• More Newt

    So long as I'm talking Gingrich (see next post), I love this quote from his former press secretary Lee Howell: There is the Newt Gingrich who is intellectual, appealing, and fun to be with. And there is the Newt Gingrich who's a bloodthirsty partisan who'd just as soon cut your guts out as look at you. And who, very candidly, is mean, mean as hell. Newt nostalgia mostly turns on memories of the first guy, the eccentric ideologue who loved dinosaurs, wrote alternative history novels, thought we should blast handicapped folks into space, lived for technology, and was a general cross between a batty poli-sci professor and a 10-year-old. That's the Newt who's been on display since 1998 (save for a mostly-forgotten moment when he basically accused Colin Powell of treason). The other guy, the guy who said the Republican party's problem was a lack of nastiness, who said "Democrats were the enemy of normal people everywhere", who said that following the Democratic foreign policy would mean "...
  • The Party of Gingrich

    The fun thing about writing articles is you get to bury into a topic you never thought much about before. I'm penning a piece on Gingrich, and so I'm deep into everything the guy's written, said, or had written or said about him. Interesting stuff. And some quotes are just too good to pass on, so here's one for you. This comes from Newt's apologetic, post-fall memoir, Lessons Learned the Hard Way : For us Republicans in Congress, one of the most impressive aspects of this assault was the way Democratic activists in the House and Senate could be counted on to march in lockstep with it. The Democratic Party, of course, is much more of a political machine than the Republican Party. Those members of the House who had switched from the Democratic Caucus to the Republican Congress -- there have been something like a dozen of them -- kept remarking how surprising they found the lack of groupthink and intimidation [to be]. This, of course, was right after hundreds of Democrats had bailed on...
  • Check That Box

    As I've been saying, what we need is a serious conversation about how to win the war in Iraq. And the place to find that is Fafblog ! Well Giblets can end it all, and pretty damn fast. He has all he needs to end the war right now: an extra hundred thousand troops or so he intends to send to win the war. Where did he get them, you ask? Simple - for Giblets, at least. He got them with the power of imagination. Yes, even now Giblets is searching his mighty mind for imaginary recruits and within one week expects to crush the insurgency with two thousand armored leprechauns, eight battalions of snuffalupagi, six divisions of heffalumps and the 101st Airborne Oozle Brigade! Guided by the unmatched tactical genius of Mr. Squigglesworth, Giblets's six-armed tap-dancing purple space squid and Secretary of Pretense, Operation: Wishful Thinking cannot fail! And if it does, Giblets will merely declare an Opposite Day. Losing IS winning in pretend! Do you doubt the genius of Giblets? That is...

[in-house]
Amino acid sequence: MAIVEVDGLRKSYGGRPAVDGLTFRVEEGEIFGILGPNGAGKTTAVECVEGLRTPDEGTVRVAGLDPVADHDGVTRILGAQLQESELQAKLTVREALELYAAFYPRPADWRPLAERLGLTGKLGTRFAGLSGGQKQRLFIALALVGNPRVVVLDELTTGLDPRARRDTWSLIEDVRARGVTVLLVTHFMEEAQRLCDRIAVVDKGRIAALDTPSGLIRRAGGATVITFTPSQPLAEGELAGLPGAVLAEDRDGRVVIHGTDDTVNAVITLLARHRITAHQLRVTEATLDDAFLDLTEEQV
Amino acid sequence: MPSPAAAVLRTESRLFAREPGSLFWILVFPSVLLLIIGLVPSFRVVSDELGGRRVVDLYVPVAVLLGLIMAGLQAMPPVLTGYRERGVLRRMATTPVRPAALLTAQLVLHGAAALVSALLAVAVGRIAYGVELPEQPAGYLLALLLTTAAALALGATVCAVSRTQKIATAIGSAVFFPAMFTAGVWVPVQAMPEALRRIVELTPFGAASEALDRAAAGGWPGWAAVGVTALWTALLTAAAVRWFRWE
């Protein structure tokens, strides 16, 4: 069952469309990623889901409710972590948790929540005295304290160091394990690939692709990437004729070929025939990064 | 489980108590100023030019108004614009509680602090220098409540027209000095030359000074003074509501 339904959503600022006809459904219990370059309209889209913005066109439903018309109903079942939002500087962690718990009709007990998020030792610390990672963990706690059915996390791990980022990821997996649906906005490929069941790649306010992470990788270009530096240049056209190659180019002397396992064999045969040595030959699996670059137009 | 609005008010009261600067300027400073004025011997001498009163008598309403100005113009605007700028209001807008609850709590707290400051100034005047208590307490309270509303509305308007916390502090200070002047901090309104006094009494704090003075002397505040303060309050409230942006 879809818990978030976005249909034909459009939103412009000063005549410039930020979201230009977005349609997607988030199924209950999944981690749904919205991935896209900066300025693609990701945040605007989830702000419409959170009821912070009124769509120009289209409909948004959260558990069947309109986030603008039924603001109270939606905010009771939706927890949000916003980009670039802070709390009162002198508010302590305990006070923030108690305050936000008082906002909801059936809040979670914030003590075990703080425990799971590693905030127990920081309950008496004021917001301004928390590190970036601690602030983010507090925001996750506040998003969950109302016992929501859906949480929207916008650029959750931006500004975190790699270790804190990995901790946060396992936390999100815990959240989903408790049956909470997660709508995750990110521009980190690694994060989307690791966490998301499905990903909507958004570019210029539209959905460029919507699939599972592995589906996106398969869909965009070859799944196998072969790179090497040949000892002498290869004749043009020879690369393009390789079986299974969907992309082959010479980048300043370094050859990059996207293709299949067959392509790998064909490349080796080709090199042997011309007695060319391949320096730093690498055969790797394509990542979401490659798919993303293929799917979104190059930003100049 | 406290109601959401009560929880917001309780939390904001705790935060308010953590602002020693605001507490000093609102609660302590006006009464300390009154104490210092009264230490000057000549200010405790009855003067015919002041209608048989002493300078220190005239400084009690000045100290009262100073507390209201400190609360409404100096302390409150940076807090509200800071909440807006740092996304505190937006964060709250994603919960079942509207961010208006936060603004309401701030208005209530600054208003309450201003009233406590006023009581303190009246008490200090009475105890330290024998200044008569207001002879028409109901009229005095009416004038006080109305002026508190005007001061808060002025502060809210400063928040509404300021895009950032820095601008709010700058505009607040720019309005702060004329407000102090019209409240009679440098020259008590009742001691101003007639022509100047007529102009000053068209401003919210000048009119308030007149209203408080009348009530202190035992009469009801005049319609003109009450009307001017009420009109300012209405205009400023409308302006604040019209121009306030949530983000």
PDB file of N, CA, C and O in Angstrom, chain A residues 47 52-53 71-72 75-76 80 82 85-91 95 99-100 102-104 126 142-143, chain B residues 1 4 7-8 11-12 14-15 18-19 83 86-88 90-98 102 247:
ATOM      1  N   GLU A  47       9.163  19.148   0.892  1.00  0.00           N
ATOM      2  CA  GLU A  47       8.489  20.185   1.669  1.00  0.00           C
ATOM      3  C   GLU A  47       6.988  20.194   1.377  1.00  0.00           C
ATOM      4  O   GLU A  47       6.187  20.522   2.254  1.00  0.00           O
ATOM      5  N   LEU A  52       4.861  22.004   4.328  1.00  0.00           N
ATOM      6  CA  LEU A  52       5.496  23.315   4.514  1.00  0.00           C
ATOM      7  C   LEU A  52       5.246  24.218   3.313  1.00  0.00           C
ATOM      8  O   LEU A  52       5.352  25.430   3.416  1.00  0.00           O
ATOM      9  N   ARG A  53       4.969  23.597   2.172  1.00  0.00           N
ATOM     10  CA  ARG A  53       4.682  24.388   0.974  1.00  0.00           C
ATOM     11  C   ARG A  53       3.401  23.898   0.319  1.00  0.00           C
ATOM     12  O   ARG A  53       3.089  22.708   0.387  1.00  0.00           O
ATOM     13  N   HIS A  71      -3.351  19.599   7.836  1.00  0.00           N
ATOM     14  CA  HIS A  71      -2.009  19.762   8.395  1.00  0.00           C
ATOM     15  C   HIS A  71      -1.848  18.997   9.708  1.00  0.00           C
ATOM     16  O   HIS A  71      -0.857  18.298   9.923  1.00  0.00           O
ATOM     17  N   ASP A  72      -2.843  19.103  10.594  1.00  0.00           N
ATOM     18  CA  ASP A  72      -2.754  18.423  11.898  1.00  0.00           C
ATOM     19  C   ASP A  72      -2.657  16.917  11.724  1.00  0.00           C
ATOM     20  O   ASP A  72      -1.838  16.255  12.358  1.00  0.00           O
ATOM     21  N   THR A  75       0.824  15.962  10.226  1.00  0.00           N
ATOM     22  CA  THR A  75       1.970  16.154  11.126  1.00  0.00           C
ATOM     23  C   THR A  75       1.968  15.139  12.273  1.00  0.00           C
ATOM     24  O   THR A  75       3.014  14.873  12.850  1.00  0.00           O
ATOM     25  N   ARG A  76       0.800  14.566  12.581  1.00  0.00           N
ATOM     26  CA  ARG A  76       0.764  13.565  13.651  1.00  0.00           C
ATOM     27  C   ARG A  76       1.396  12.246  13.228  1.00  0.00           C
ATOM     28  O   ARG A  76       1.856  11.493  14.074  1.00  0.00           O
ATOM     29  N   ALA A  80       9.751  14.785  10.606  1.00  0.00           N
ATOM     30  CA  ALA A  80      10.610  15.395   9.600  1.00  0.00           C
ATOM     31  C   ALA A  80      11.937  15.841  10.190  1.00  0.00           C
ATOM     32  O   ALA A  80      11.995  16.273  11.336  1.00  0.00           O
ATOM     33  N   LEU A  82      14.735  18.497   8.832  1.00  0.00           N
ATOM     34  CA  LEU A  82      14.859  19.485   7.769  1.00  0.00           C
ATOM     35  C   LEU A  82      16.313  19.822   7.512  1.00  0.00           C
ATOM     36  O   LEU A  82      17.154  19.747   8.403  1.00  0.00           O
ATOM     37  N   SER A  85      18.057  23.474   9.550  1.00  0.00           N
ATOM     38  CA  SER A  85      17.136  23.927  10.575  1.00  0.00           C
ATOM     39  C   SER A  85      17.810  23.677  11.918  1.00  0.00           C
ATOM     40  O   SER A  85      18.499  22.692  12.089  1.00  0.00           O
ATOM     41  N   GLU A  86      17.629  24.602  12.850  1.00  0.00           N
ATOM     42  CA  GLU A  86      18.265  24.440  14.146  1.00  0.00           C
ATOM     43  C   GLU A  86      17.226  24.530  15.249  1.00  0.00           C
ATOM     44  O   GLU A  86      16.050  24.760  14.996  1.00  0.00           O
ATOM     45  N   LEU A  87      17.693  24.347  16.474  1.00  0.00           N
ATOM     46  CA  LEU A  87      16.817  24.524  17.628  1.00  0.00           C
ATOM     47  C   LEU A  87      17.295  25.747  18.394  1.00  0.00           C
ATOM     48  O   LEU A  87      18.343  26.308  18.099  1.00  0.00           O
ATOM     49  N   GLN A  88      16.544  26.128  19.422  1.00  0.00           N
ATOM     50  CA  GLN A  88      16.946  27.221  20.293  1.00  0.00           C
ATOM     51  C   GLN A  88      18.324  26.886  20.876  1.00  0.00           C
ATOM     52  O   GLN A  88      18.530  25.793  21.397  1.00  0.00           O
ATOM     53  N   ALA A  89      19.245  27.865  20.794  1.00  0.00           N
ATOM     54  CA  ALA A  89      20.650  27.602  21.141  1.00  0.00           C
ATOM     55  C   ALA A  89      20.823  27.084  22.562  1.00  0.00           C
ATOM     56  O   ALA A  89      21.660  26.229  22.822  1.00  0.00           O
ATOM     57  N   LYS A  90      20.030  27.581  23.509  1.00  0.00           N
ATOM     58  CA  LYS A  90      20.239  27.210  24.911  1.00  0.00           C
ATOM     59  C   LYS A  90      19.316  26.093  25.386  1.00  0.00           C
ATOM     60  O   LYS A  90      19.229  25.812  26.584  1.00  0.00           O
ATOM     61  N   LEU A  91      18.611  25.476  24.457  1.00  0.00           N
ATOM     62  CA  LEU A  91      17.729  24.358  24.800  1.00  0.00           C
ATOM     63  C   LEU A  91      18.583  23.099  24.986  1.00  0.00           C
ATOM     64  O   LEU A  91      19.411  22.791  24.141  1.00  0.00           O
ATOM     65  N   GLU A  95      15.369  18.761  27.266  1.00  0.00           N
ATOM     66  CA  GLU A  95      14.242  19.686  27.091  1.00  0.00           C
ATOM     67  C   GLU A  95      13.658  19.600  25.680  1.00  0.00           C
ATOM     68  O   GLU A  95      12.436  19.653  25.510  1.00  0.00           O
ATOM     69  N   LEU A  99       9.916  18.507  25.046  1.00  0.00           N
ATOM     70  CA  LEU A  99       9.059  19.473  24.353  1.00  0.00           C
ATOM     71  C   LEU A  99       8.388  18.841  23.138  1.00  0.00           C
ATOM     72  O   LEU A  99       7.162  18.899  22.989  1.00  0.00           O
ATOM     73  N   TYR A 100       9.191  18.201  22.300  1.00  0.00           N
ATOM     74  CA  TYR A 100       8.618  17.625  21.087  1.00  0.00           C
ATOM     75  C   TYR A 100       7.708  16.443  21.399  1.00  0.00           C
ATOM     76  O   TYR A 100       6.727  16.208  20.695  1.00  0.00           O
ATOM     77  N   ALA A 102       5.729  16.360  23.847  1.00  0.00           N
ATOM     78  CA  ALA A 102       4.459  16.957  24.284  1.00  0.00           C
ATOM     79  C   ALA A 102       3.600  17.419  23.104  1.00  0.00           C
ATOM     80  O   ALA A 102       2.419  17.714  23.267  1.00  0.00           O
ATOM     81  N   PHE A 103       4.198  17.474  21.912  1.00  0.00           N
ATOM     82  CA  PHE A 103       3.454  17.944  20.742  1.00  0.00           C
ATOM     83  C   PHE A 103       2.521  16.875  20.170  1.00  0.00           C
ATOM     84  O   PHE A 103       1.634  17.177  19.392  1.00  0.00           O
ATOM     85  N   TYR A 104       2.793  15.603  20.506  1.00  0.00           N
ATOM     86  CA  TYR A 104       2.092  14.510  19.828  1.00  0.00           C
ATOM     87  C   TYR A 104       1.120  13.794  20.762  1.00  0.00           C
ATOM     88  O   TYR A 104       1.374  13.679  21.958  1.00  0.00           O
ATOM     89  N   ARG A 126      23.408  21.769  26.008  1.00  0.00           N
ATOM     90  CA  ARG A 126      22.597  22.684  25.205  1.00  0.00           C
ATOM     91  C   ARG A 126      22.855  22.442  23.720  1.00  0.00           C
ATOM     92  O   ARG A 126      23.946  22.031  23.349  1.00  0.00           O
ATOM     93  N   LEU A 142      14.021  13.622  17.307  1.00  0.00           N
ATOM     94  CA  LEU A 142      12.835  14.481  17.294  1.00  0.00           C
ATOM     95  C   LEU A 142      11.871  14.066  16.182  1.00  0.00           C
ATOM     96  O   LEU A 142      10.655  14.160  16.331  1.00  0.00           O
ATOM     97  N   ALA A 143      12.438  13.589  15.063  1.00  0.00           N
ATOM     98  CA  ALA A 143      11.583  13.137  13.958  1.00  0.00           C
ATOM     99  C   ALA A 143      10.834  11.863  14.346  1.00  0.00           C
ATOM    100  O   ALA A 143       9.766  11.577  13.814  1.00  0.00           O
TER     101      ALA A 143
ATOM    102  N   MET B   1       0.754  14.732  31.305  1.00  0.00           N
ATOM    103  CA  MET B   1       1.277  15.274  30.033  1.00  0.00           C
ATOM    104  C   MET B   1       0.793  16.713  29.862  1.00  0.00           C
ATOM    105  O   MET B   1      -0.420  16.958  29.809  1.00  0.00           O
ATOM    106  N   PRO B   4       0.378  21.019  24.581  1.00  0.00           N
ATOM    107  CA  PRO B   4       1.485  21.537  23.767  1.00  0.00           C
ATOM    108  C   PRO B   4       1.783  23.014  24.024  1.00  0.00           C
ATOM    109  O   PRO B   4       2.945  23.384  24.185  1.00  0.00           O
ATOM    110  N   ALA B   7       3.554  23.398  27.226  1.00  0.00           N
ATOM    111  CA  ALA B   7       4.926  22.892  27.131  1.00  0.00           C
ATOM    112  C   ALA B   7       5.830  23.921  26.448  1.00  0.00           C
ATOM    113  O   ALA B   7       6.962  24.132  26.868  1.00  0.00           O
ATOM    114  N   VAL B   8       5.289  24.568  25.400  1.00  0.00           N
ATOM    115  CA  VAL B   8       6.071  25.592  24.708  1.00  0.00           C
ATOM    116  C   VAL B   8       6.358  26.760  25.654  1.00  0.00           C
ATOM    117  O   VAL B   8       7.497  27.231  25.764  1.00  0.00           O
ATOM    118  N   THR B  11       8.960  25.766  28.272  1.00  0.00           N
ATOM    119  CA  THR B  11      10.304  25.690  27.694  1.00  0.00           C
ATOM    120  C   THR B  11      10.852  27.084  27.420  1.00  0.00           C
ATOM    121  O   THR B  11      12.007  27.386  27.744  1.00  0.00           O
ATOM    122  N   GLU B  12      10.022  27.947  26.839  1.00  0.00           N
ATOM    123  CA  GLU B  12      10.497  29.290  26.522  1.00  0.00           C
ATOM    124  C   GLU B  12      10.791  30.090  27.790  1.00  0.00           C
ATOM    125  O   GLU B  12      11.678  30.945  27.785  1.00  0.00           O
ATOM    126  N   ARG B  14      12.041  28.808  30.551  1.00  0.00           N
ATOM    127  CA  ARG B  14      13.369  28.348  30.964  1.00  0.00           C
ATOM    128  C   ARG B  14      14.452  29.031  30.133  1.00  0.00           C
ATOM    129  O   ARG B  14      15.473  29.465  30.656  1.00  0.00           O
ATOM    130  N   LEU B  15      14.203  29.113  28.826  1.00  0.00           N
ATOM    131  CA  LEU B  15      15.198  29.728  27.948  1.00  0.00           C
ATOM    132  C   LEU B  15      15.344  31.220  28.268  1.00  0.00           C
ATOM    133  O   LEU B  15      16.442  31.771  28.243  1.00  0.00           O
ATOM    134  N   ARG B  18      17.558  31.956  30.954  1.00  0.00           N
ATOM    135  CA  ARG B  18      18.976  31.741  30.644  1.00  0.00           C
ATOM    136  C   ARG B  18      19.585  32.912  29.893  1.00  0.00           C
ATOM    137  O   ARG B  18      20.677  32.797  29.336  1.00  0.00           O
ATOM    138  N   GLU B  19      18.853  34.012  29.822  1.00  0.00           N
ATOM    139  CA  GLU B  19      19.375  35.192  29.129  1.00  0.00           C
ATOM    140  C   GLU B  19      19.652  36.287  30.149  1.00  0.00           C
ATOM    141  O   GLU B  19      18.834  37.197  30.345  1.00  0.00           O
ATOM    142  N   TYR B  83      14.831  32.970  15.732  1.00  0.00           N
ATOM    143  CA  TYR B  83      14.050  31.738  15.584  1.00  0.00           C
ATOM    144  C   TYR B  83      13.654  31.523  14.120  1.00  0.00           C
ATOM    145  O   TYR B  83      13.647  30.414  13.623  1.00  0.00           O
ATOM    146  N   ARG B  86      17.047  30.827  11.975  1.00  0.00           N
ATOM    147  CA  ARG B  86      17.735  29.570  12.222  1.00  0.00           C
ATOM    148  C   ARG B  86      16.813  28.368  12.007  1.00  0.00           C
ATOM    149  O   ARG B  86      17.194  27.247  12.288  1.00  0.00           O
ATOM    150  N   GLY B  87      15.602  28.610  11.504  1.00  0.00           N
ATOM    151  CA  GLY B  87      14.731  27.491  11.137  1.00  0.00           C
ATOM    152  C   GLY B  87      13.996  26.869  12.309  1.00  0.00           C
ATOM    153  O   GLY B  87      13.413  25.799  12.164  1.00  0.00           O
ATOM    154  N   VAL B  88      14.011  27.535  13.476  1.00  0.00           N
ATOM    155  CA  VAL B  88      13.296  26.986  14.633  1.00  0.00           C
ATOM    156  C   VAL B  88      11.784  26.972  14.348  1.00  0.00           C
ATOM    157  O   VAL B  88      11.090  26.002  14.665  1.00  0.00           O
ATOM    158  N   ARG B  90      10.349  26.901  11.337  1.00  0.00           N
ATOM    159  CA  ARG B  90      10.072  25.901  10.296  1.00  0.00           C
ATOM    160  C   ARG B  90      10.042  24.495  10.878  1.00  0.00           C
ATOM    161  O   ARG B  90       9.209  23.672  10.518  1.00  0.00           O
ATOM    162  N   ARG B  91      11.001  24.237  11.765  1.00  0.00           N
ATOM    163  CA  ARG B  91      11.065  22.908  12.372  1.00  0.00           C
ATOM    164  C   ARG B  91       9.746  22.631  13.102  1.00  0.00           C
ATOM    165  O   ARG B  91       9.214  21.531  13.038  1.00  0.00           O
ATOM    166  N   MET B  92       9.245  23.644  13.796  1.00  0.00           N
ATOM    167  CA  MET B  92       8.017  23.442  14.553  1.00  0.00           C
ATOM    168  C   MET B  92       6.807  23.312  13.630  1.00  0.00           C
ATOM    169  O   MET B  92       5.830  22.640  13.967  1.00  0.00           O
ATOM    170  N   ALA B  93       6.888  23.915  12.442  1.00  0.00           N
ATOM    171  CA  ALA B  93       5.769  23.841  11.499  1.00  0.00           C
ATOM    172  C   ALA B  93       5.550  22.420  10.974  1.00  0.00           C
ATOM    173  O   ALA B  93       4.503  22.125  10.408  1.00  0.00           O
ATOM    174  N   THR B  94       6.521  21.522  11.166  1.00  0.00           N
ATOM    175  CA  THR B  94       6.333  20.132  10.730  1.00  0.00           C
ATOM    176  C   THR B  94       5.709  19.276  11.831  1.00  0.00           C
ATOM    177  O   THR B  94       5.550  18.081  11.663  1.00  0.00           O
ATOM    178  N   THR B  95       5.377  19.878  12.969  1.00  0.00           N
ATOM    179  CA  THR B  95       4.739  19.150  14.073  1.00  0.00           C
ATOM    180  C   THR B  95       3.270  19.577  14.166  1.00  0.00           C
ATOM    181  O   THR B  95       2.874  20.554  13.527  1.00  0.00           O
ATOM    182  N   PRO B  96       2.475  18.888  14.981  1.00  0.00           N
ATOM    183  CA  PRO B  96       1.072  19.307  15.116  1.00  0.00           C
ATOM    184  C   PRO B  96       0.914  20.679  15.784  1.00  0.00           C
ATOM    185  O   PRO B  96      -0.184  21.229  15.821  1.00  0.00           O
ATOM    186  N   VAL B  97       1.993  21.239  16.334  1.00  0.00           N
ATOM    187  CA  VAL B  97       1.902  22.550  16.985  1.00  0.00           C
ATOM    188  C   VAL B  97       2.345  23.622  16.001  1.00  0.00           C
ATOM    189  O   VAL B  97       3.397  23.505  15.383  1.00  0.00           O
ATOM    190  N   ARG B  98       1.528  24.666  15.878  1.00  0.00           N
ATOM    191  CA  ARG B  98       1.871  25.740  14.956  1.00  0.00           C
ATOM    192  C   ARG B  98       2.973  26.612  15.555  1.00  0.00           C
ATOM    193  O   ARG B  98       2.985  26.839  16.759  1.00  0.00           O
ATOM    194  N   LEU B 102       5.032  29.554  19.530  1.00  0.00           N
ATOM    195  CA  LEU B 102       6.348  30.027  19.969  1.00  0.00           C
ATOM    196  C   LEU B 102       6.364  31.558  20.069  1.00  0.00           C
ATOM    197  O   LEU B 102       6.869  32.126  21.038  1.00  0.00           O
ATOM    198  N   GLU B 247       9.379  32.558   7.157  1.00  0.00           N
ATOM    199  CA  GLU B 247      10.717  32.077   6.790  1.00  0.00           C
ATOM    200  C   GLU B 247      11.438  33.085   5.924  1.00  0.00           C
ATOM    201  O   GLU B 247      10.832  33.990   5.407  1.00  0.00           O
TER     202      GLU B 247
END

• Flatter For Whom?

    Via Doug Ireland , this study debunking the connection between economic liberalization and political liberalization is really interesting stuff: Economic growth has traditionally been thought to promote democratization by making strategic coordination easier, as communications technology improves, news media become more diverse and the citizenry more educated. But in recent years some savvy regimes have learned how to cut the cord between growth and strategic coordination, allowing the former without having to worry about the latter. Their trick is to ration carefully the subset of public goods that facilitate political coordination, while investing in others that are essential to economic growth. The "coordination goods" that they need to worry about consist of things such as political and civil rights, press freedom and access to higher education. "Standard public goods" include public transportation, primary and secondary education, and public health; all of which contribute to...